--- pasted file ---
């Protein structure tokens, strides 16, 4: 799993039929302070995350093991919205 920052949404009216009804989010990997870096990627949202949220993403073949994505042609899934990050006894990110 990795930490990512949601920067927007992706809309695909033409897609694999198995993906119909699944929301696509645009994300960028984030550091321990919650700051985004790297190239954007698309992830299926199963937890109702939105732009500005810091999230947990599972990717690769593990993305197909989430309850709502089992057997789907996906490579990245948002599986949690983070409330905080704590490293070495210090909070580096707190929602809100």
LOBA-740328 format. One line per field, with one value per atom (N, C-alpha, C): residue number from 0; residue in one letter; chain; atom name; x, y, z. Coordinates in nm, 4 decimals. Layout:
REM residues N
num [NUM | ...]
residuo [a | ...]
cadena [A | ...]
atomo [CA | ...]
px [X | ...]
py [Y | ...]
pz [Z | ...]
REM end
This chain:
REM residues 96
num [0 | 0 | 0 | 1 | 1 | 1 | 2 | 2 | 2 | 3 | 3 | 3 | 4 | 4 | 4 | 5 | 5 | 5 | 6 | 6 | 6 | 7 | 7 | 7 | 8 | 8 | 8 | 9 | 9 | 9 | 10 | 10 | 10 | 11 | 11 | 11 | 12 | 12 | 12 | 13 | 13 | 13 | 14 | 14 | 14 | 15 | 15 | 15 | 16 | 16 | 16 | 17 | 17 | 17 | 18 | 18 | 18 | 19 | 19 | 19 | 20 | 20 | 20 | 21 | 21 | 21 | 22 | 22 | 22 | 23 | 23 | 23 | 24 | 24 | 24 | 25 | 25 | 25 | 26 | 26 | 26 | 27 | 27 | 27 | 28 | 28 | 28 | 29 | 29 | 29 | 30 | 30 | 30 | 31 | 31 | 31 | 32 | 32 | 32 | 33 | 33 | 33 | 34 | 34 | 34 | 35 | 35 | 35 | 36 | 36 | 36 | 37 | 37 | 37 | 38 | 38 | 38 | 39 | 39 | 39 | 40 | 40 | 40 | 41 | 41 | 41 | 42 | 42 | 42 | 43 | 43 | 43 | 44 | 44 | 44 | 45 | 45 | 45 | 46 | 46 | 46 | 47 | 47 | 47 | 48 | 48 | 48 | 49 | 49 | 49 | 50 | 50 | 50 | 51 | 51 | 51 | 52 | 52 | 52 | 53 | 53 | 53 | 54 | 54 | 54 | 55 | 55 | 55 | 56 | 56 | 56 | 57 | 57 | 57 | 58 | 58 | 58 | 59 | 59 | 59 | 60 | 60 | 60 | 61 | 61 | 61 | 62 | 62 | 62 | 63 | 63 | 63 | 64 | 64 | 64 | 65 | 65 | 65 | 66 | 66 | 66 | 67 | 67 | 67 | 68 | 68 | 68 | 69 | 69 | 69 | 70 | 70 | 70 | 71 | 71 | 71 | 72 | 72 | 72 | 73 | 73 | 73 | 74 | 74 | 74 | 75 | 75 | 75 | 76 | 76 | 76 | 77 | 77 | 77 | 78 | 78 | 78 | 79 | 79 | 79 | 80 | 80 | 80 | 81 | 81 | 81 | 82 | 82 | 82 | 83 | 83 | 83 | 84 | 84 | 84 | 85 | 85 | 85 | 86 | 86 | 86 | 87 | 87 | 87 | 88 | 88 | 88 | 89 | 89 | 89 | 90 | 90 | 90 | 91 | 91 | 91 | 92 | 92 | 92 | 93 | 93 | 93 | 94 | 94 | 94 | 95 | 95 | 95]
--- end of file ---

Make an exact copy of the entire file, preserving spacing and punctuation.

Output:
């Protein structure tokens, strides 16, 4: 799993039929302070995350093991919205 920052949404009216009804989010990997870096990627949202949220993403073949994505042609899934990050006894990110 990795930490990512949601920067927007992706809309695909033409897609694999198995993906119909699944929301696509645009994300960028984030550091321990919650700051985004790297190239954007698309992830299926199963937890109702939105732009500005810091999230947990599972990717690769593990993305197909989430309850709502089992057997789907996906490579990245948002599986949690983070409330905080704590490293070495210090909070580096707190929602809100």
LOBA-740328 format. One line per field, with one value per atom (N, C-alpha, C): residue number from 0; residue in one letter; chain; atom name; x, y, z. Coordinates in nm, 4 decimals. Layout:
REM residues N
num [NUM | ...]
residuo [a | ...]
cadena [A | ...]
atomo [CA | ...]
px [X | ...]
py [Y | ...]
pz [Z | ...]
REM end
This chain:
REM residues 96
num [0 | 0 | 0 | 1 | 1 | 1 | 2 | 2 | 2 | 3 | 3 | 3 | 4 | 4 | 4 | 5 | 5 | 5 | 6 | 6 | 6 | 7 | 7 | 7 | 8 | 8 | 8 | 9 | 9 | 9 | 10 | 10 | 10 | 11 | 11 | 11 | 12 | 12 | 12 | 13 | 13 | 13 | 14 | 14 | 14 | 15 | 15 | 15 | 16 | 16 | 16 | 17 | 17 | 17 | 18 | 18 | 18 | 19 | 19 | 19 | 20 | 20 | 20 | 21 | 21 | 21 | 22 | 22 | 22 | 23 | 23 | 23 | 24 | 24 | 24 | 25 | 25 | 25 | 26 | 26 | 26 | 27 | 27 | 27 | 28 | 28 | 28 | 29 | 29 | 29 | 30 | 30 | 30 | 31 | 31 | 31 | 32 | 32 | 32 | 33 | 33 | 33 | 34 | 34 | 34 | 35 | 35 | 35 | 36 | 36 | 36 | 37 | 37 | 37 | 38 | 38 | 38 | 39 | 39 | 39 | 40 | 40 | 40 | 41 | 41 | 41 | 42 | 42 | 42 | 43 | 43 | 43 | 44 | 44 | 44 | 45 | 45 | 45 | 46 | 46 | 46 | 47 | 47 | 47 | 48 | 48 | 48 | 49 | 49 | 49 | 50 | 50 | 50 | 51 | 51 | 51 | 52 | 52 | 52 | 53 | 53 | 53 | 54 | 54 | 54 | 55 | 55 | 55 | 56 | 56 | 56 | 57 | 57 | 57 | 58 | 58 | 58 | 59 | 59 | 59 | 60 | 60 | 60 | 61 | 61 | 61 | 62 | 62 | 62 | 63 | 63 | 63 | 64 | 64 | 64 | 65 | 65 | 65 | 66 | 66 | 66 | 67 | 67 | 67 | 68 | 68 | 68 | 69 | 69 | 69 | 70 | 70 | 70 | 71 | 71 | 71 | 72 | 72 | 72 | 73 | 73 | 73 | 74 | 74 | 74 | 75 | 75 | 75 | 76 | 76 | 76 | 77 | 77 | 77 | 78 | 78 | 78 | 79 | 79 | 79 | 80 | 80 | 80 | 81 | 81 | 81 | 82 | 82 | 82 | 83 | 83 | 83 | 84 | 84 | 84 | 85 | 85 | 85 | 86 | 86 | 86 | 87 | 87 | 87 | 88 | 88 | 88 | 89 | 89 | 89 | 90 | 90 | 90 | 91 | 91 | 91 | 92 | 92 | 92 | 93 | 93 | 93 | 94 | 94 | 94 | 95 | 95 | 95]